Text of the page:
(this might be a silly question)

Pedersen hash works in the following way: $(x, y) = kG$ where $k$ is the pre-image and $(x, y)$ is the resulting hash.

Say we hide part of the hash to preserve privacy. Can an attacker derive $y$ if they only know $x$ given that they don't know the pre-image?

In other words, by knowing $x$ can an attacker find $y$ even if they don't know $y$ nor $k$.


1 Answer 1


It's possible to narrow $y$ down to one of two possible values.

The numbers $x$ and $y$ represent the co-ordinates of an elliptic curve over a finite field. Depending on the curve selected for your commitment scheme, there will be an equation for the curve and usually a prime $p$ over which the curve is defined.

For example the widely used NIST P256 curve is defined using the prime $p=2^{256}-2^{224}+2^{192}+2^{96}-1$ and the equation $$y^2\equiv x^3-3x+b\pmod p$$ where $b$ is the number 0x5ac635d8aa3a93e7b3ebbd55769886bc651d06b0cc53b0f63bce3c3e27d2604b.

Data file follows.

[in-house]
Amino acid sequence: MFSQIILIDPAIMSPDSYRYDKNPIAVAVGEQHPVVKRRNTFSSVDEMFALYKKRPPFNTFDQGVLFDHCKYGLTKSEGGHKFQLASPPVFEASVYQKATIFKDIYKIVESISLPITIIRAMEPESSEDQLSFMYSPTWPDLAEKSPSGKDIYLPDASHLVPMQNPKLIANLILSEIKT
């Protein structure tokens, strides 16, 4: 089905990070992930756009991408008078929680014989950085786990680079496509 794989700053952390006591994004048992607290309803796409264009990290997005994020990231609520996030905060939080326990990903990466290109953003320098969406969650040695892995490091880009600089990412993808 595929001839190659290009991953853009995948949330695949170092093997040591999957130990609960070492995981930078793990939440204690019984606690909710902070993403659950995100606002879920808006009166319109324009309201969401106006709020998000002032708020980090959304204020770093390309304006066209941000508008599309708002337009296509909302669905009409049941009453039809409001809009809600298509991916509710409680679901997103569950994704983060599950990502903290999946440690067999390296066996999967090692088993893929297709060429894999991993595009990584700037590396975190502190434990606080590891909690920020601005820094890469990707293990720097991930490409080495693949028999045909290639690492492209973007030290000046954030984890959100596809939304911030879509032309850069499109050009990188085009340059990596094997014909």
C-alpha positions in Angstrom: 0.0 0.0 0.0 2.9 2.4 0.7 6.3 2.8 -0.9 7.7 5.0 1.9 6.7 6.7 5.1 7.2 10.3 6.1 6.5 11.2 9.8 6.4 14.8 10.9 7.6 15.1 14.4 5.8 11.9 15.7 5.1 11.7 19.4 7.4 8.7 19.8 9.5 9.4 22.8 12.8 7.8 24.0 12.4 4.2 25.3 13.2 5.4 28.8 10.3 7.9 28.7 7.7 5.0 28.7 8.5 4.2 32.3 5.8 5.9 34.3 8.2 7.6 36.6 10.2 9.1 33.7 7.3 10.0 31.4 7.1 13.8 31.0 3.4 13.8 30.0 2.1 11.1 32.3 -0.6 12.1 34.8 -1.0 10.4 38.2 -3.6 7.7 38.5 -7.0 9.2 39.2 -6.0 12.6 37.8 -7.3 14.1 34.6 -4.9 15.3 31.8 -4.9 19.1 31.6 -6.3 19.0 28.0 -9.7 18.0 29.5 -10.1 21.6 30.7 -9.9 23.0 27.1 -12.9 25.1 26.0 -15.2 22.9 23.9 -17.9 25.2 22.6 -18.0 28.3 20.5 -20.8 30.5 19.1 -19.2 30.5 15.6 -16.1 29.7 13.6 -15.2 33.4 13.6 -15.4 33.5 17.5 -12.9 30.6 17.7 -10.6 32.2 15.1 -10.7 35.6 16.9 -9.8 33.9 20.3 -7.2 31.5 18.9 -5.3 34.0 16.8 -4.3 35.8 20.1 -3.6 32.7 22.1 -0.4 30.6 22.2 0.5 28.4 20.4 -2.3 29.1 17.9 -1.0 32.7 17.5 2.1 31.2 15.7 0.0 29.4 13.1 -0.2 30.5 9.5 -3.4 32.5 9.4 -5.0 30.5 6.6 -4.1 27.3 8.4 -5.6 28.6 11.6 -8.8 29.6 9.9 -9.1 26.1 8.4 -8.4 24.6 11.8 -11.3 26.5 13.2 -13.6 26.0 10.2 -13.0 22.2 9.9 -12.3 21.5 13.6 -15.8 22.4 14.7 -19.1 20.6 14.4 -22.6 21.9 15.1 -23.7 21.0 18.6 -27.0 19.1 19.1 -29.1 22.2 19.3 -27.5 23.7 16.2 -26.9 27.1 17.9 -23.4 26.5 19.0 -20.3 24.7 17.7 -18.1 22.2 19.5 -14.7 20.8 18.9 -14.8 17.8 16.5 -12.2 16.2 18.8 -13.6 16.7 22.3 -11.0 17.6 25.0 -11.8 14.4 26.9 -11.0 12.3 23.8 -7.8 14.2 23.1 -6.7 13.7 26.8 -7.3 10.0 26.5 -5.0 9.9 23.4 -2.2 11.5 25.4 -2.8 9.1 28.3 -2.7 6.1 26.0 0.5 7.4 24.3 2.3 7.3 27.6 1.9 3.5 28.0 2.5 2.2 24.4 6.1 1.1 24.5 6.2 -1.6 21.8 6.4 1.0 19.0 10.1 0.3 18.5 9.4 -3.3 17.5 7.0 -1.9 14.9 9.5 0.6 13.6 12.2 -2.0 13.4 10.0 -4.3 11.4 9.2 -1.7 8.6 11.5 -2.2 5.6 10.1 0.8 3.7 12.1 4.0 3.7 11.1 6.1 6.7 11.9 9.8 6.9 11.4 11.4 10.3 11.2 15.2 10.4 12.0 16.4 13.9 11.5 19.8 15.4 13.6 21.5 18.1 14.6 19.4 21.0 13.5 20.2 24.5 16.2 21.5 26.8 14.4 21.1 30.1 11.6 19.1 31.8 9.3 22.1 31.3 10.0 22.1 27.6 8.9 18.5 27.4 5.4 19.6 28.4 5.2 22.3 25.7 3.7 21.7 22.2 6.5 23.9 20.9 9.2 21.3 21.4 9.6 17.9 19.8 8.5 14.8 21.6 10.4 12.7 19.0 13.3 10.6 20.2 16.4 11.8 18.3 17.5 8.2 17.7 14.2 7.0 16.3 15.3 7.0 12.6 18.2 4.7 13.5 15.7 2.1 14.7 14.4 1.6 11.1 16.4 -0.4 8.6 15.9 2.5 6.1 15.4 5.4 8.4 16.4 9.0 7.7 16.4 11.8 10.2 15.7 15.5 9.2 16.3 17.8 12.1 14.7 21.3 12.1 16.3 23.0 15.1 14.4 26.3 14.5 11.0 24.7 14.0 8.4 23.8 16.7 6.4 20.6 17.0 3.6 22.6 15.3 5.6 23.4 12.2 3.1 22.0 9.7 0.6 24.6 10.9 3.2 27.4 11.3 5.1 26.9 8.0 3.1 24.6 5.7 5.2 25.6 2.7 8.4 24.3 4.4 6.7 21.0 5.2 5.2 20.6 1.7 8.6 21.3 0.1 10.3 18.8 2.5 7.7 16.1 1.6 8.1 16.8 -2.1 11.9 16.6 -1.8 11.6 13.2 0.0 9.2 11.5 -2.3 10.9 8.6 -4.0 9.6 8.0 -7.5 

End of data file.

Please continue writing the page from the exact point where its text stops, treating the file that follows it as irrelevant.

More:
Given $x$ we can compute $y^2\mod p$ using this equation. There should then be two possible square roots which we can compute as $$y=\pm (x^3-3x+b)^{(p+1)/4}\mod p.$$

Another common scheme uses the Ed25519 curve which uses the prime $p=2^{255}-19$ and the equation $$-x^2+y^2=1-\frac{121665}{121666}x^2y^2\pmod p.$$

Again, given $x$ one can rearrange and solve for two possible $y$ values (though the computation is not as short to write down as the one above).

In both cases, each of the 2 $y$ values is possible and there is no way to determine which is correct without further information.

  • $\begingroup$ Wow. This is really helpful, thank you. Looks like the $y$ value really only adds 1 bit of entropy to the hash. $\endgroup$ Mar 19, 2022 at 10:19

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